- Define success. What does success look like? What should we be able to say in 3, 6, or 12 months?
- How can we deploy our capabilities to address new opportunities? What else would we need to succeed?
Consider the downside and plan for the upside
As we all know, success rarely happens exactly how we envision it. Take a moment now to look at failure before it happens...and think about how to overcome it.
- Let’s assume that we’re sitting in a room a year from today. We’ve failed with our new strategy. What happened? What did we miss? What were the biggest factors that led to this? What would we have learned?
- Now that we’ve identified potential weak spots, what can we do now to address them so that our future conversation is about debriefing our success?
Rallying behind the cause
The success of any strategy requires mutual clarity and shared commitment. Take the time to share your vision with your organization, vendors, partners and other stakeholders.
- Where we are today.
- Where we’re going. Paint a compelling view of the future.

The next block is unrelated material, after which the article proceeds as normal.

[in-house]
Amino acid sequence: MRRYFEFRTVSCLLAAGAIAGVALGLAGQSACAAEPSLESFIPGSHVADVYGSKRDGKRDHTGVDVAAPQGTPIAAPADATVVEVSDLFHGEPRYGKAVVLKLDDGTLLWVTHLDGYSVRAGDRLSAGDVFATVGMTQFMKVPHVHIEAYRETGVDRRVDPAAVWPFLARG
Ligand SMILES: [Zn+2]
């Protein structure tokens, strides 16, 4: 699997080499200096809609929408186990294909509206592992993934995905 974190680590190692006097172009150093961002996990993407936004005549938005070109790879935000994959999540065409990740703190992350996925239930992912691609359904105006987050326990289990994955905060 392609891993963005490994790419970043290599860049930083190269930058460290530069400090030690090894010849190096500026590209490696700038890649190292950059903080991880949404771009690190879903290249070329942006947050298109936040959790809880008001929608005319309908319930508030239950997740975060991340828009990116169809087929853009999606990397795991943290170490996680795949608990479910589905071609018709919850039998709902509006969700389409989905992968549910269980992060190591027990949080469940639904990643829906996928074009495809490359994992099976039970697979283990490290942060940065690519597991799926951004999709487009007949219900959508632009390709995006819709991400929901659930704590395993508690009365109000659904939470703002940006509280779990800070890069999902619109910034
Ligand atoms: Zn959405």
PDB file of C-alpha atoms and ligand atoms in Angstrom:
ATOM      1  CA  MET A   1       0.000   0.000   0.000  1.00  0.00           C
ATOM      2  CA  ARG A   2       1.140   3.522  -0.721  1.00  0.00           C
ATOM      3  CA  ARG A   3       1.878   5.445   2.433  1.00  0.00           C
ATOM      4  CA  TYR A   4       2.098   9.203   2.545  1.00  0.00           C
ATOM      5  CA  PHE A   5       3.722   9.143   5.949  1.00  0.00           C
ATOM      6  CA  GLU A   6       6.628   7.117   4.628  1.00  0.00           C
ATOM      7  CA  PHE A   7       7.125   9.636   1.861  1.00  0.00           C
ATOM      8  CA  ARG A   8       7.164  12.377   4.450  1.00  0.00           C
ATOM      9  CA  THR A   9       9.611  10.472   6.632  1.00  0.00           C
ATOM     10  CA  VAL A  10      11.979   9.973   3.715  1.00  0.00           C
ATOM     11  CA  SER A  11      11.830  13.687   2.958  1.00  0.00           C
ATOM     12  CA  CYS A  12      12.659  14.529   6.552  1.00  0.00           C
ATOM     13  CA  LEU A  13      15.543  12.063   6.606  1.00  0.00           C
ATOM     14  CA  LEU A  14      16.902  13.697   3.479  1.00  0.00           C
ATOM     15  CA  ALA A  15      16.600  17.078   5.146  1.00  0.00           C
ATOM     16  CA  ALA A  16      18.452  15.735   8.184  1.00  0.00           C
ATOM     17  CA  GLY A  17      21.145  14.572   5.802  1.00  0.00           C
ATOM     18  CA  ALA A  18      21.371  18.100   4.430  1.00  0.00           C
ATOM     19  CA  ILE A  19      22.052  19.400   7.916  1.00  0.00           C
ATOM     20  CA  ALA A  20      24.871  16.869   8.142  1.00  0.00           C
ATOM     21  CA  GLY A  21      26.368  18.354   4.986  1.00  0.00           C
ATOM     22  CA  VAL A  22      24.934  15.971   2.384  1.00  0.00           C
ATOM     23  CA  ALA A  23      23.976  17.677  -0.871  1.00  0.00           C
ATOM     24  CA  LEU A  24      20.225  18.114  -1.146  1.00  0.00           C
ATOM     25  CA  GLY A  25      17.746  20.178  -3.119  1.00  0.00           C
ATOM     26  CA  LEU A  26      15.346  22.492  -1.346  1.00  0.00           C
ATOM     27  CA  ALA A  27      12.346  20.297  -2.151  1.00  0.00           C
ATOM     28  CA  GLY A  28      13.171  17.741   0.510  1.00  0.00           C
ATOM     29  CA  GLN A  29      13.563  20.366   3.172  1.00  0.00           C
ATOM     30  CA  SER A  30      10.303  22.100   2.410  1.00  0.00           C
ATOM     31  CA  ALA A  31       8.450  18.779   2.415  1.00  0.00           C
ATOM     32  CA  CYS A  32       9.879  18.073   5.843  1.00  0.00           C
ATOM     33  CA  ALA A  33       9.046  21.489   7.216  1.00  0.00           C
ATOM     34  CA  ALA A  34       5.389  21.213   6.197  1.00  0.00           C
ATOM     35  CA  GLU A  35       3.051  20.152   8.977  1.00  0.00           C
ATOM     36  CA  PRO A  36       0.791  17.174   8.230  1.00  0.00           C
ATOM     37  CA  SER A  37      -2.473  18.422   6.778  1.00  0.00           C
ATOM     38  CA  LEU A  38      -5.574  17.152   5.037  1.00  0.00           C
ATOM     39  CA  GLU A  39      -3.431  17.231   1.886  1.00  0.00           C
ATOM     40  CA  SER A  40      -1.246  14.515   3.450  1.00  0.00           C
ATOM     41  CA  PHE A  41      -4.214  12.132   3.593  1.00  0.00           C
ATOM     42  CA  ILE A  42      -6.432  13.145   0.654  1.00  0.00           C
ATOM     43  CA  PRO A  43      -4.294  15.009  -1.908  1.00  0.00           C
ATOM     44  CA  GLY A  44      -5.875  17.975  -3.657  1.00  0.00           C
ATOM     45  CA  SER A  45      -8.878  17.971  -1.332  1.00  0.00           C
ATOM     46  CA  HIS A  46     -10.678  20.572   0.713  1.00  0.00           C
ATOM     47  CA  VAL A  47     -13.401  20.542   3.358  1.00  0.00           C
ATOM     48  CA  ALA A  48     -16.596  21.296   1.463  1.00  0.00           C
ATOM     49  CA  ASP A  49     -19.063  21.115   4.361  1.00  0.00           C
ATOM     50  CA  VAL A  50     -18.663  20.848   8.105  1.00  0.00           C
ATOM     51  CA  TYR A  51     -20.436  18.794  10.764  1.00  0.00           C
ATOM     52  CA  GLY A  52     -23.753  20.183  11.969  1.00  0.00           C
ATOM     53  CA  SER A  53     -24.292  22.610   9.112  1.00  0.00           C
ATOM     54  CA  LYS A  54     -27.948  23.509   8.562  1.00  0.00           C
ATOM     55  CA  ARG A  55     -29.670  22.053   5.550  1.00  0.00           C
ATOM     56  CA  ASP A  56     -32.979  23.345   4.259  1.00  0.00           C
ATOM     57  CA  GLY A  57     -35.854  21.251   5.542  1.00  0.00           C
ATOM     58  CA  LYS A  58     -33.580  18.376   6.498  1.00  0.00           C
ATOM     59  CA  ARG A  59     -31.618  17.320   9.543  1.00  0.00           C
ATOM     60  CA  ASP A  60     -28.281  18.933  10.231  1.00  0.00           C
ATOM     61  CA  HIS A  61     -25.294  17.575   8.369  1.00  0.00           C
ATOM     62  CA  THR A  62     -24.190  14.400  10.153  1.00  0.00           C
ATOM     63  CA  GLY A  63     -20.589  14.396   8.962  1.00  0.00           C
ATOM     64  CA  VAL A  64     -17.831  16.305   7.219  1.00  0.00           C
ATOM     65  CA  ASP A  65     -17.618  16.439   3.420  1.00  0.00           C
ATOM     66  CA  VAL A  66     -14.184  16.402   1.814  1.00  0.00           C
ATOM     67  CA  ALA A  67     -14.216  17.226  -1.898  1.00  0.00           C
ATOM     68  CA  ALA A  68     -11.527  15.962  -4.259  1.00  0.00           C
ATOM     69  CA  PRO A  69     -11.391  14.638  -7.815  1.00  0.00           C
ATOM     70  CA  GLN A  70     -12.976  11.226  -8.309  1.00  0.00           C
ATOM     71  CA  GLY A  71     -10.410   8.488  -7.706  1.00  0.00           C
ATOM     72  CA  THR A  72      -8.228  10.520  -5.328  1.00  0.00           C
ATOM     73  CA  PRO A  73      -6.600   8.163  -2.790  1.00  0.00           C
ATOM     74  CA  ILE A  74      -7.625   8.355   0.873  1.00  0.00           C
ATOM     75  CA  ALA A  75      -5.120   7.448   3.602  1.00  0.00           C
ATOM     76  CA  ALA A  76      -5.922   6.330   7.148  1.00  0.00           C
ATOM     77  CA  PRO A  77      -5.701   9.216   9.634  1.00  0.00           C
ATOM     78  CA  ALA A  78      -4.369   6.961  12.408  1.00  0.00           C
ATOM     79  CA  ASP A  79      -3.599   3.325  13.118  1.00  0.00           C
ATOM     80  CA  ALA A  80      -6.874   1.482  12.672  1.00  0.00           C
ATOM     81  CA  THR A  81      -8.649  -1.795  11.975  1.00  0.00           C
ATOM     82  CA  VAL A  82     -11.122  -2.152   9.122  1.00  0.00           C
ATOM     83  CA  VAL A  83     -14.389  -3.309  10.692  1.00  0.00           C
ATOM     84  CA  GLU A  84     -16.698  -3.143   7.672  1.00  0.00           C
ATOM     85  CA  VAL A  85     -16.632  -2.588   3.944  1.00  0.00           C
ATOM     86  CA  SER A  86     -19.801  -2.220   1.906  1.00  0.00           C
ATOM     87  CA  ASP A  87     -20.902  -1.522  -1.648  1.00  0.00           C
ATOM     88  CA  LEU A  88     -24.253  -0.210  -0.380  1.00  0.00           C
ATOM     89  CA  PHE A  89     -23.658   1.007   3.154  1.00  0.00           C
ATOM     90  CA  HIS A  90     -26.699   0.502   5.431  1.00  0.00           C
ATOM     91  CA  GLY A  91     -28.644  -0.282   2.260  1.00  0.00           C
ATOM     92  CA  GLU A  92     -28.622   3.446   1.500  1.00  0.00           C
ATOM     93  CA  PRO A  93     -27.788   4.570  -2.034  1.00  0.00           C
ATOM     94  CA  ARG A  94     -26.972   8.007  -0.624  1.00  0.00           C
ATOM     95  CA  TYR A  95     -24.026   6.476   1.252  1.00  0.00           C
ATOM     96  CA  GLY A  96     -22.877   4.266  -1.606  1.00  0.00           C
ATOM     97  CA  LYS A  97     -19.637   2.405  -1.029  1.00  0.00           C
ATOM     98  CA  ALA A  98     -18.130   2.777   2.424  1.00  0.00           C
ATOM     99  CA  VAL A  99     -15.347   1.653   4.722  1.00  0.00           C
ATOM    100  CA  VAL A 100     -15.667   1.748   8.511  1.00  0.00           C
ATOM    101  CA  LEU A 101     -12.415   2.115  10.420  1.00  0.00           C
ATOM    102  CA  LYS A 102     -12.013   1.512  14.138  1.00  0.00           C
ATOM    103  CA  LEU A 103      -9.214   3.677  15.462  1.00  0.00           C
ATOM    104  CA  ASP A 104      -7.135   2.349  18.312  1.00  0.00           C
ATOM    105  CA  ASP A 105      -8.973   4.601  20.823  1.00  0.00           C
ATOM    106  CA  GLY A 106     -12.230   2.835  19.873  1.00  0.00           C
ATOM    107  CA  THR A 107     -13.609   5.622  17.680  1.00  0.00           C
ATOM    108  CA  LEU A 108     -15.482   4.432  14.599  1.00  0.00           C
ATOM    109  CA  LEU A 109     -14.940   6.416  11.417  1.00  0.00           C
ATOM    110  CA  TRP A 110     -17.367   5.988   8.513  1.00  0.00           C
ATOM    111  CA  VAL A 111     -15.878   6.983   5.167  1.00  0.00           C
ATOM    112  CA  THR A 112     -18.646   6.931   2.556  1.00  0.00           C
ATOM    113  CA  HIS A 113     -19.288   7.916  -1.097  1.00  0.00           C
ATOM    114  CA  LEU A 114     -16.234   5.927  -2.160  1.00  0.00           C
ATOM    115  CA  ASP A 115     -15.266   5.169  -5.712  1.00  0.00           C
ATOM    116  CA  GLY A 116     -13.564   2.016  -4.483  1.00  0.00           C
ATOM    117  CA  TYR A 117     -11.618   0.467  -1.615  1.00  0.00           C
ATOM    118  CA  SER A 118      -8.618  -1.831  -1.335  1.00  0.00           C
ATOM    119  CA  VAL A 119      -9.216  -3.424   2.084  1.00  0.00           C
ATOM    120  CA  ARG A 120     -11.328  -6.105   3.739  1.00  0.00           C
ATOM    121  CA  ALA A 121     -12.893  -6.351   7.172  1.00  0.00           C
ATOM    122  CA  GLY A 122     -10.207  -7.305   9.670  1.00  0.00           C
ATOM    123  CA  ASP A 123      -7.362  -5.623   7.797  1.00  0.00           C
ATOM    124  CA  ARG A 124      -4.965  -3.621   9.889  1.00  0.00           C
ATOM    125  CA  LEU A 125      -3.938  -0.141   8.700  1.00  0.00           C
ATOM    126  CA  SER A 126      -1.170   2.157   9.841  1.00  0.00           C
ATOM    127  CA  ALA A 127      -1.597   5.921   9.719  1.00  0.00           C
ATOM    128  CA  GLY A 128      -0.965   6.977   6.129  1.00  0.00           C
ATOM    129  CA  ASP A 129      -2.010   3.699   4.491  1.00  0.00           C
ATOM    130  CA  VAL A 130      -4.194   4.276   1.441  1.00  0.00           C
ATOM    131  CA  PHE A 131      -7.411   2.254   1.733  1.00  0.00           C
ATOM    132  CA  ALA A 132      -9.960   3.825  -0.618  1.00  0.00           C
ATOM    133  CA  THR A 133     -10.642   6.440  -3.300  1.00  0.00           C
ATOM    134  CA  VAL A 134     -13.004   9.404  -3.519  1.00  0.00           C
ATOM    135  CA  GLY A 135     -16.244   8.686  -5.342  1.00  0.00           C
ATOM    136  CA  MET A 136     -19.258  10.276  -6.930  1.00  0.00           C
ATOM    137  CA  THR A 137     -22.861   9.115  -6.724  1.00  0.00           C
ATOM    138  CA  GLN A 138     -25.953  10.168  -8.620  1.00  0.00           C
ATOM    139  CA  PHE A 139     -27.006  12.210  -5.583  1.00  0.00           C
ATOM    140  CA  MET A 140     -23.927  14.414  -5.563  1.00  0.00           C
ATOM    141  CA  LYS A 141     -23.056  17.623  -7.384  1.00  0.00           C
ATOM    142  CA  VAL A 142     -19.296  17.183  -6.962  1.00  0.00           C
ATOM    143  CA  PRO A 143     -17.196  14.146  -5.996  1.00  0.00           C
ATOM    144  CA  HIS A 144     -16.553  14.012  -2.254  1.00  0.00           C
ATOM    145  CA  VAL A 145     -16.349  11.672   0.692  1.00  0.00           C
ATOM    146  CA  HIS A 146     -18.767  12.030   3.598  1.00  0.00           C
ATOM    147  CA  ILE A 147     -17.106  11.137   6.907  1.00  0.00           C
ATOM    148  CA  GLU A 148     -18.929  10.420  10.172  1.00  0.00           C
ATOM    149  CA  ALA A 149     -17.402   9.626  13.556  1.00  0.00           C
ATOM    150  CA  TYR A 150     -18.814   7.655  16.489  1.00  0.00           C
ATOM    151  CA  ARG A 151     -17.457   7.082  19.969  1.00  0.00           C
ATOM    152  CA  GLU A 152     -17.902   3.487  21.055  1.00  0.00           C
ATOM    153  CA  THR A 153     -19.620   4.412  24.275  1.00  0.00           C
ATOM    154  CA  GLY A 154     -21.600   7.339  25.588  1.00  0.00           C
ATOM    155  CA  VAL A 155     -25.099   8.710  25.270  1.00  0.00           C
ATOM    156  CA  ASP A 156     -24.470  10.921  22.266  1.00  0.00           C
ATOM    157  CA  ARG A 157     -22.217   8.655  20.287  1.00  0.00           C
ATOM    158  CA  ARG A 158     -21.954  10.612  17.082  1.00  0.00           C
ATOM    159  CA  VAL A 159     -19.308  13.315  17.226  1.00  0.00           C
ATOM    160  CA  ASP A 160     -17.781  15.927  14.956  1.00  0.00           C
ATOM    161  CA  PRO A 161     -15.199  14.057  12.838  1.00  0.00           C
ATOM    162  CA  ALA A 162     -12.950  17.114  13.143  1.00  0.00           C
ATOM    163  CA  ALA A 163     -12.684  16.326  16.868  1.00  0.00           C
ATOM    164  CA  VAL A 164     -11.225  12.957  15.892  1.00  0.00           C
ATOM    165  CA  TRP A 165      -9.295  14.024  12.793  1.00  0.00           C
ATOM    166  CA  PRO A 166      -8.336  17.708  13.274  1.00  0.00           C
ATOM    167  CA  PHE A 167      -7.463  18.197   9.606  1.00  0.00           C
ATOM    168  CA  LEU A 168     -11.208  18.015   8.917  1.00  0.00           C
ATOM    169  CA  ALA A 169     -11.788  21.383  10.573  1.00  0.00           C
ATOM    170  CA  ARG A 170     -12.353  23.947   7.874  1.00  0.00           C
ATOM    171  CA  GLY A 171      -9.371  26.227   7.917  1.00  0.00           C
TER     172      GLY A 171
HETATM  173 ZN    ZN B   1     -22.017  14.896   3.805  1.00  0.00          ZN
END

- What we need to do.
- What they can expect from you.
- How they can be part of it.
I hope that this outline helps you work through challenges that your organization may face. As always, I welcome your thoughts, comments, and stories.
Mike Irwin is a mentor, advisor, and strategist. Drawing from his past as a startup co-founder/President, executive officer of a $1+ billion market cap company (WD-40), public company CFO, VP Marketing, global chief strategy officer, head of sales, and board member, Mike uses his diverse background to help companies grow sales, improve profitability, and scale up. He serves as an advisor, consultant, fractional or interim CEO/GM/MD, and on boards of directors. He’s also a community volunteer, youth sports coach, author, cyclist, and marathoner. Follow him at BottleRocketAdvisors.com, get in touch at firstname.lastname@example.org or connect on LinkedIn.